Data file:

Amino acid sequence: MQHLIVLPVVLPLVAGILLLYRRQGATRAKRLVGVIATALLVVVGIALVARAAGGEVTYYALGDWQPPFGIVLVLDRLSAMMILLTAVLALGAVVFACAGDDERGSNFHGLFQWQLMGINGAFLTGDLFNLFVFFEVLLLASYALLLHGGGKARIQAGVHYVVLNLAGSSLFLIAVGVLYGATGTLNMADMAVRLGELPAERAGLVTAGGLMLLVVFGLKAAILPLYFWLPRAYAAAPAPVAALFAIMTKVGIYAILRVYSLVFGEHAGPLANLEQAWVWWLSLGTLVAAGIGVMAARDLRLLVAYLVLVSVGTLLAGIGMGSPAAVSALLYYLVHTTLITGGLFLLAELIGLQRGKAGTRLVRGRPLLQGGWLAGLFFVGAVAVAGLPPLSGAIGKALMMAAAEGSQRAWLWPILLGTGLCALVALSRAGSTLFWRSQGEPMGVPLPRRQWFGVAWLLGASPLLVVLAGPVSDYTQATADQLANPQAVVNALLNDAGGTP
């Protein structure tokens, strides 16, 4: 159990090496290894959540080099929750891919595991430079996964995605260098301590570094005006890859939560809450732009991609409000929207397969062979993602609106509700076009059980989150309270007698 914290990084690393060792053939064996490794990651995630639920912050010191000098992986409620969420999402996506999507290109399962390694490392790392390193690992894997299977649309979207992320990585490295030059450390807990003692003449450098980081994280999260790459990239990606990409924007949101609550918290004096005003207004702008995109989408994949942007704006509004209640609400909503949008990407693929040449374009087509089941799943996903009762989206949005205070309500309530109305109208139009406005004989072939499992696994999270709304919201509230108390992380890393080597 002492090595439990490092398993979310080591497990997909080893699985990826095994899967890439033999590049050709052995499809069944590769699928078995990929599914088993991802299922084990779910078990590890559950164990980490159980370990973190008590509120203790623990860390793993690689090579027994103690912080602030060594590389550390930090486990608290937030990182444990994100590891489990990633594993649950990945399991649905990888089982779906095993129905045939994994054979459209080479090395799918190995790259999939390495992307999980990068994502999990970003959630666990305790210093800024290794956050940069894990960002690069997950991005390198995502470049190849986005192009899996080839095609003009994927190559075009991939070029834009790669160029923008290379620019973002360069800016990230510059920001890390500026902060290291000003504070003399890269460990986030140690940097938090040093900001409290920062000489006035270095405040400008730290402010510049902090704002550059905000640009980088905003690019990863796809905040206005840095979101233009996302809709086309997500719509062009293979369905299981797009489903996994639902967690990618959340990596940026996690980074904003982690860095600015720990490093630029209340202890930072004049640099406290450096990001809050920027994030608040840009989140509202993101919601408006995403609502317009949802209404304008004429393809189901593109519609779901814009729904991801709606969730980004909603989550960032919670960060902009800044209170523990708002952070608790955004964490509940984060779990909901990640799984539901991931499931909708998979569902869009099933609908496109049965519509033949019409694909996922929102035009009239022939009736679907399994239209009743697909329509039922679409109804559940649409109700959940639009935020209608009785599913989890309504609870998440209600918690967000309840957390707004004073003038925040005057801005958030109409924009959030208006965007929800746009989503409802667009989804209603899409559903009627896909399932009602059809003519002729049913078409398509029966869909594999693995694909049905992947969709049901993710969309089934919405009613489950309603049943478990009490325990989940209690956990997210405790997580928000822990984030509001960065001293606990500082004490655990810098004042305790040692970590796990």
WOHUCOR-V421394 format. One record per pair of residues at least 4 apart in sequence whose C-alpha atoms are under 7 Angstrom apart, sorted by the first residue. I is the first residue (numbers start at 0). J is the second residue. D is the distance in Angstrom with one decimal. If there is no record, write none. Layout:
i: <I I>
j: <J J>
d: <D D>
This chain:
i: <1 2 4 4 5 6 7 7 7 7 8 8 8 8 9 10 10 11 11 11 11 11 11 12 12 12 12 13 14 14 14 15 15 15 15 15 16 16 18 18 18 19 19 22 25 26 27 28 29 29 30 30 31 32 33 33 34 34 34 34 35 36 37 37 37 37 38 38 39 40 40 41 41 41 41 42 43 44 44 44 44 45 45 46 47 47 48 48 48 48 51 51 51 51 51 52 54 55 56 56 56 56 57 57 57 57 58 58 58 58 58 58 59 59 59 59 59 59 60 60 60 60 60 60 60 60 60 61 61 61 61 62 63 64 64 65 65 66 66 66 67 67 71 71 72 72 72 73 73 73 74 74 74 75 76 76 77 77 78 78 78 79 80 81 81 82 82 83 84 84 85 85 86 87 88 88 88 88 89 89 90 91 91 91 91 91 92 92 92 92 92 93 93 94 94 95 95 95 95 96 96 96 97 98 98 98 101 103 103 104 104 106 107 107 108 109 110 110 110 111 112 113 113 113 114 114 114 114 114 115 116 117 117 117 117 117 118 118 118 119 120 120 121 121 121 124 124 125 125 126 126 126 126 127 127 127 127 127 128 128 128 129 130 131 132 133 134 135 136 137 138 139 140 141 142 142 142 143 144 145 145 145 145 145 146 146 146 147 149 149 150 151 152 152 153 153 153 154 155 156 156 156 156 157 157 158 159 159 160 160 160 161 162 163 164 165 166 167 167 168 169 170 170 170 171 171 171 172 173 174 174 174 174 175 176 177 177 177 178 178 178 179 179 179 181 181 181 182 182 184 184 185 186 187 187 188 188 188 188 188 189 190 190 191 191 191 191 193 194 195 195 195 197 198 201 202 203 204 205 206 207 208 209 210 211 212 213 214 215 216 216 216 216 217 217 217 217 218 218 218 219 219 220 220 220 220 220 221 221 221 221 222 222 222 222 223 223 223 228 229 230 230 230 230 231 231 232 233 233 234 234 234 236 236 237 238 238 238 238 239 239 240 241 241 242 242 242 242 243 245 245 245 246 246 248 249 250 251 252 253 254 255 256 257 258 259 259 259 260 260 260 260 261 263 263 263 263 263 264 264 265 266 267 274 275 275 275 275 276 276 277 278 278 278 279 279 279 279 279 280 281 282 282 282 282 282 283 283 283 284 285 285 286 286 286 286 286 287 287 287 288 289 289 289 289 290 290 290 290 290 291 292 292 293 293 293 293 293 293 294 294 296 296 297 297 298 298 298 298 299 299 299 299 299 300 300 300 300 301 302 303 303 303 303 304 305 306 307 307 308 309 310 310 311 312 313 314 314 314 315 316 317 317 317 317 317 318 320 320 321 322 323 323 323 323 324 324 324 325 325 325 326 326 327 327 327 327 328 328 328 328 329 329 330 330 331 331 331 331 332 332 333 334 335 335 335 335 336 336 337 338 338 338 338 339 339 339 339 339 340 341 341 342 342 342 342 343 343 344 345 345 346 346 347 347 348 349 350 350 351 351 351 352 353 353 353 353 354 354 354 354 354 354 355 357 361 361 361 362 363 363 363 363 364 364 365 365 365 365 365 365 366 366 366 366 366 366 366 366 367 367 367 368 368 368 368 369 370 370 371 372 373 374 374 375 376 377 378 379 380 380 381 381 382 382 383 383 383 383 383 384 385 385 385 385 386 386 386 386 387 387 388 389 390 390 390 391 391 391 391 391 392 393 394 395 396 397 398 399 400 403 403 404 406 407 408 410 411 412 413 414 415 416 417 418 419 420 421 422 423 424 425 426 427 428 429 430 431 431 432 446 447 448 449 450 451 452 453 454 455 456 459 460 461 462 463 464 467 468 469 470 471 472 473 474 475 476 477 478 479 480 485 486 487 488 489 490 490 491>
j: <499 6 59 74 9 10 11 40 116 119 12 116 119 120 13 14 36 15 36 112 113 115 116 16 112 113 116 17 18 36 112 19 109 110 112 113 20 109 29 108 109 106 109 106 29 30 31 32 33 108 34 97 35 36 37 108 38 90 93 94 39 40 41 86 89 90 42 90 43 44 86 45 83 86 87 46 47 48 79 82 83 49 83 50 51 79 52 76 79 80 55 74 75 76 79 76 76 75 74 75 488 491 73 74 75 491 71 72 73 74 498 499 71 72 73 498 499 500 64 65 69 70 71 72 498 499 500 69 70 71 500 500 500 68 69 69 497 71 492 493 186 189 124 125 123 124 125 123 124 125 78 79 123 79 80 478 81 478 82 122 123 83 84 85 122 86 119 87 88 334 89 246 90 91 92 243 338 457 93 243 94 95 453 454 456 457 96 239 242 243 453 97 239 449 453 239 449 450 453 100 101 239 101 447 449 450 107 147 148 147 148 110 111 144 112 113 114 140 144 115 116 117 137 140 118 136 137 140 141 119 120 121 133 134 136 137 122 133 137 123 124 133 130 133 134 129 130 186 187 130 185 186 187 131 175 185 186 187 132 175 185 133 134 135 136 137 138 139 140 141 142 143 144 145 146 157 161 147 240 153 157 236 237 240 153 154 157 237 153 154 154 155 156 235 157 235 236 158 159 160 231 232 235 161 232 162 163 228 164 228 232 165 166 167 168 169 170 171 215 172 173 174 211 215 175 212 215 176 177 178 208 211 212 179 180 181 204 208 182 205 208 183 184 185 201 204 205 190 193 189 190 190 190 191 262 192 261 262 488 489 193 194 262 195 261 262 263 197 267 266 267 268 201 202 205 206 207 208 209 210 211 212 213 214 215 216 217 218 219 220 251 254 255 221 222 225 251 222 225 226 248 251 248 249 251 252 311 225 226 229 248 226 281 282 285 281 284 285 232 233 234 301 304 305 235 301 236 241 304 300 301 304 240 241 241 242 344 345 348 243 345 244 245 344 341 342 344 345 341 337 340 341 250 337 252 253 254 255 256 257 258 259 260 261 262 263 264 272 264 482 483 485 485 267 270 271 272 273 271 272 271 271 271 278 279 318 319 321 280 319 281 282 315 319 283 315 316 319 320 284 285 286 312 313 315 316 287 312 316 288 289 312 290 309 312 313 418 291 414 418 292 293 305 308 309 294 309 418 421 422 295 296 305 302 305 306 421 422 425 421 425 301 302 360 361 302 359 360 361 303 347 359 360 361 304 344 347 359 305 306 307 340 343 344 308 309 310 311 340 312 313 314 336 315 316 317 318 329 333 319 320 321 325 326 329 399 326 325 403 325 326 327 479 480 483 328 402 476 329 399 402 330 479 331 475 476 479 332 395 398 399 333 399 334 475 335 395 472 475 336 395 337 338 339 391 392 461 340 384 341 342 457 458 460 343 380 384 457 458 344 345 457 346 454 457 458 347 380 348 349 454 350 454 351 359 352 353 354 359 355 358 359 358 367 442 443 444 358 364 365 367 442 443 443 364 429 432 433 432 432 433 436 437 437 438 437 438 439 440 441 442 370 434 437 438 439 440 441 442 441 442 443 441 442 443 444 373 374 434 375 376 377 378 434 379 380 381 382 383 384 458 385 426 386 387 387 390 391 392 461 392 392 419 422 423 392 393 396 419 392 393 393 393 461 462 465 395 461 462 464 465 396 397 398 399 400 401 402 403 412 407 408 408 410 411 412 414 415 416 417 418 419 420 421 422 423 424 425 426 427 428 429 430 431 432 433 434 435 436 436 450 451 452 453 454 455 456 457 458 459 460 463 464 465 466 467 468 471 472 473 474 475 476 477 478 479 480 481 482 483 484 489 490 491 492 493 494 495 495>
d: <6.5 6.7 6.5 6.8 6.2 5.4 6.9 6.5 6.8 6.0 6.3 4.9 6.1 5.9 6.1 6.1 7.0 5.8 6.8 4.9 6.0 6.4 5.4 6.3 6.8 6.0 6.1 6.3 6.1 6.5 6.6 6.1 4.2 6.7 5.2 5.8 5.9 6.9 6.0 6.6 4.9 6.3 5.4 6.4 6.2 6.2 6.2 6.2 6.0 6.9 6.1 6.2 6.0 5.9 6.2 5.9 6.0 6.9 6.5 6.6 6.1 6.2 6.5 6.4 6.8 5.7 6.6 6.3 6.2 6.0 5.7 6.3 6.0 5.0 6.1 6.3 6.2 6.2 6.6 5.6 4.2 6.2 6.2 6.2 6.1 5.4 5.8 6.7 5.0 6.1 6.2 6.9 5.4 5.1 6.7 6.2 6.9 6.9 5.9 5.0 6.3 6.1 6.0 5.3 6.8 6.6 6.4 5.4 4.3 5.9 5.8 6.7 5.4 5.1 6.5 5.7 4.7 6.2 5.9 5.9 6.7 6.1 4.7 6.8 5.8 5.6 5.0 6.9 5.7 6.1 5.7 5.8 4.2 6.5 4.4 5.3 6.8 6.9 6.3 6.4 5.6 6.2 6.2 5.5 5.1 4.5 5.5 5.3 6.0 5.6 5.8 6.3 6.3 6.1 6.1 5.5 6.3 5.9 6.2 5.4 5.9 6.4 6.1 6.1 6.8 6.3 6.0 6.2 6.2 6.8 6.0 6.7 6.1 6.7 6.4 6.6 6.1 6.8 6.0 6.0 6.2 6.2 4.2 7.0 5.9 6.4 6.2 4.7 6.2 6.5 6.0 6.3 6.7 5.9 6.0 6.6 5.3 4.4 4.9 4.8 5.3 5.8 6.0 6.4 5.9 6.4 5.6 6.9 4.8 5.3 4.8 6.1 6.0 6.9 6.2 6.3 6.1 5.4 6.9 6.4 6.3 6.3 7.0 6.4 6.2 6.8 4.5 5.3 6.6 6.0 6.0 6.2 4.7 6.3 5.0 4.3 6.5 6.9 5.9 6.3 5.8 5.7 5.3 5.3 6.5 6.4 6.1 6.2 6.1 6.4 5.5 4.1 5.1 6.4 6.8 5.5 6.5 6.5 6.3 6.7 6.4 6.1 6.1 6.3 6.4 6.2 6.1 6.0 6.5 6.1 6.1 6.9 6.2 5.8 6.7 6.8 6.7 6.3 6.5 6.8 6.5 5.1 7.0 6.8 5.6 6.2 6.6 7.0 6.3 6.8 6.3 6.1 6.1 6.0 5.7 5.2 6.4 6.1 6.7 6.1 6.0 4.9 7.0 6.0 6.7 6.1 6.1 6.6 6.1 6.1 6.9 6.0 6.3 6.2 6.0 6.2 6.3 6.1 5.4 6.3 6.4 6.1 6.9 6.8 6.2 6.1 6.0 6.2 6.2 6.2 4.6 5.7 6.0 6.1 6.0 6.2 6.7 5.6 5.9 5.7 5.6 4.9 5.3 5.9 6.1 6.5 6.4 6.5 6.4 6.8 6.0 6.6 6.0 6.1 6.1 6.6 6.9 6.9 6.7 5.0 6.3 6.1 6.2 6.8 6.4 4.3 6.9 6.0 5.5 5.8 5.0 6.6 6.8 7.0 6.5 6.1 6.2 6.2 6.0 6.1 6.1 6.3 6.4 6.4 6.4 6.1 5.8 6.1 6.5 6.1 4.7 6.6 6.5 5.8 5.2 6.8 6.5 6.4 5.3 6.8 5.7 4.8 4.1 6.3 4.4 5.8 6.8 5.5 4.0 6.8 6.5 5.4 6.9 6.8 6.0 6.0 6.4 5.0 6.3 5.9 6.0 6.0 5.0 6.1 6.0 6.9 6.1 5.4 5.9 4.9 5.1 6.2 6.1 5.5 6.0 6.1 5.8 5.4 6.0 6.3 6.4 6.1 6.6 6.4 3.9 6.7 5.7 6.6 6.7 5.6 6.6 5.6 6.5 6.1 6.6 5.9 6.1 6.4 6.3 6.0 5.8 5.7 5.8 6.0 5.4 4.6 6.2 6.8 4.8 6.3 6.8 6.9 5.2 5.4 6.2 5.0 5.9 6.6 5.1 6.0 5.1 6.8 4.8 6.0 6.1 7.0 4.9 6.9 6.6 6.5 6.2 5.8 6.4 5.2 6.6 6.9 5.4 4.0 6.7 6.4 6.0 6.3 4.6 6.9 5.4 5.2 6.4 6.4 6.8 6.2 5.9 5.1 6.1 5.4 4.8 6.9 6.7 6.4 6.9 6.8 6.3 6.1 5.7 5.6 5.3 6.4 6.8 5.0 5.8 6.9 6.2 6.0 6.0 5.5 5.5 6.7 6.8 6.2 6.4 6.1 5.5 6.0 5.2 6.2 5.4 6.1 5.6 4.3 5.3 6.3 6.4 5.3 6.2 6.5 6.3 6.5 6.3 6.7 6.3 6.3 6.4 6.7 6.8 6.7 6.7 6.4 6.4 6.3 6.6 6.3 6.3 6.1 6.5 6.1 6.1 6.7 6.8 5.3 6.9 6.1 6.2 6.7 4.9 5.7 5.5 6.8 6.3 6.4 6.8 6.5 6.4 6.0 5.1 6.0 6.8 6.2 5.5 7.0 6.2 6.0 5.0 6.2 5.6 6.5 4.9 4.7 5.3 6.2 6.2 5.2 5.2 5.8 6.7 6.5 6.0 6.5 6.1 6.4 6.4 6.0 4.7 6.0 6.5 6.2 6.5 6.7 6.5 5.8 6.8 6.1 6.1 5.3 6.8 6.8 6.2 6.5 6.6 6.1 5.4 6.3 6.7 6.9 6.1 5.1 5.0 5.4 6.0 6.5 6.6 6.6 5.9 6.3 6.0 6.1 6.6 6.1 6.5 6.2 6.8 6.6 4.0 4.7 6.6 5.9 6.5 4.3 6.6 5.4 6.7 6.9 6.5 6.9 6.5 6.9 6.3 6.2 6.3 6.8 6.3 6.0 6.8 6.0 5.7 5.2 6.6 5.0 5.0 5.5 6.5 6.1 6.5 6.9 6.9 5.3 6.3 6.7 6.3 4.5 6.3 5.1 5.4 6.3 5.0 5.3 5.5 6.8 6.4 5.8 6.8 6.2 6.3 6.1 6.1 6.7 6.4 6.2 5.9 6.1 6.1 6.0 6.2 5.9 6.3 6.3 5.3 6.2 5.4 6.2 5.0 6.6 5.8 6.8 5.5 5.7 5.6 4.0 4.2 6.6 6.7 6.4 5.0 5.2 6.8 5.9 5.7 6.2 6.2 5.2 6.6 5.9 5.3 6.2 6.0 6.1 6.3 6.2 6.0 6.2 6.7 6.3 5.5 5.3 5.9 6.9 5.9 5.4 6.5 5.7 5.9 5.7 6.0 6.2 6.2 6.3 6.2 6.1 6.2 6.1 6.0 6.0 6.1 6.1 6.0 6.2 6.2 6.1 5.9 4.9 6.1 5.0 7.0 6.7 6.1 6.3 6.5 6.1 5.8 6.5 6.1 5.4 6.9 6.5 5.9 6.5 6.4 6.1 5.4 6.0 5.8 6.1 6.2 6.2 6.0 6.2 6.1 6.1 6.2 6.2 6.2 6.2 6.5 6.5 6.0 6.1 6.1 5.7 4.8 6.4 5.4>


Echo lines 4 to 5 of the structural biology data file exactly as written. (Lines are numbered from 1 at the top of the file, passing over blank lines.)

i: <I I>
j: <J J>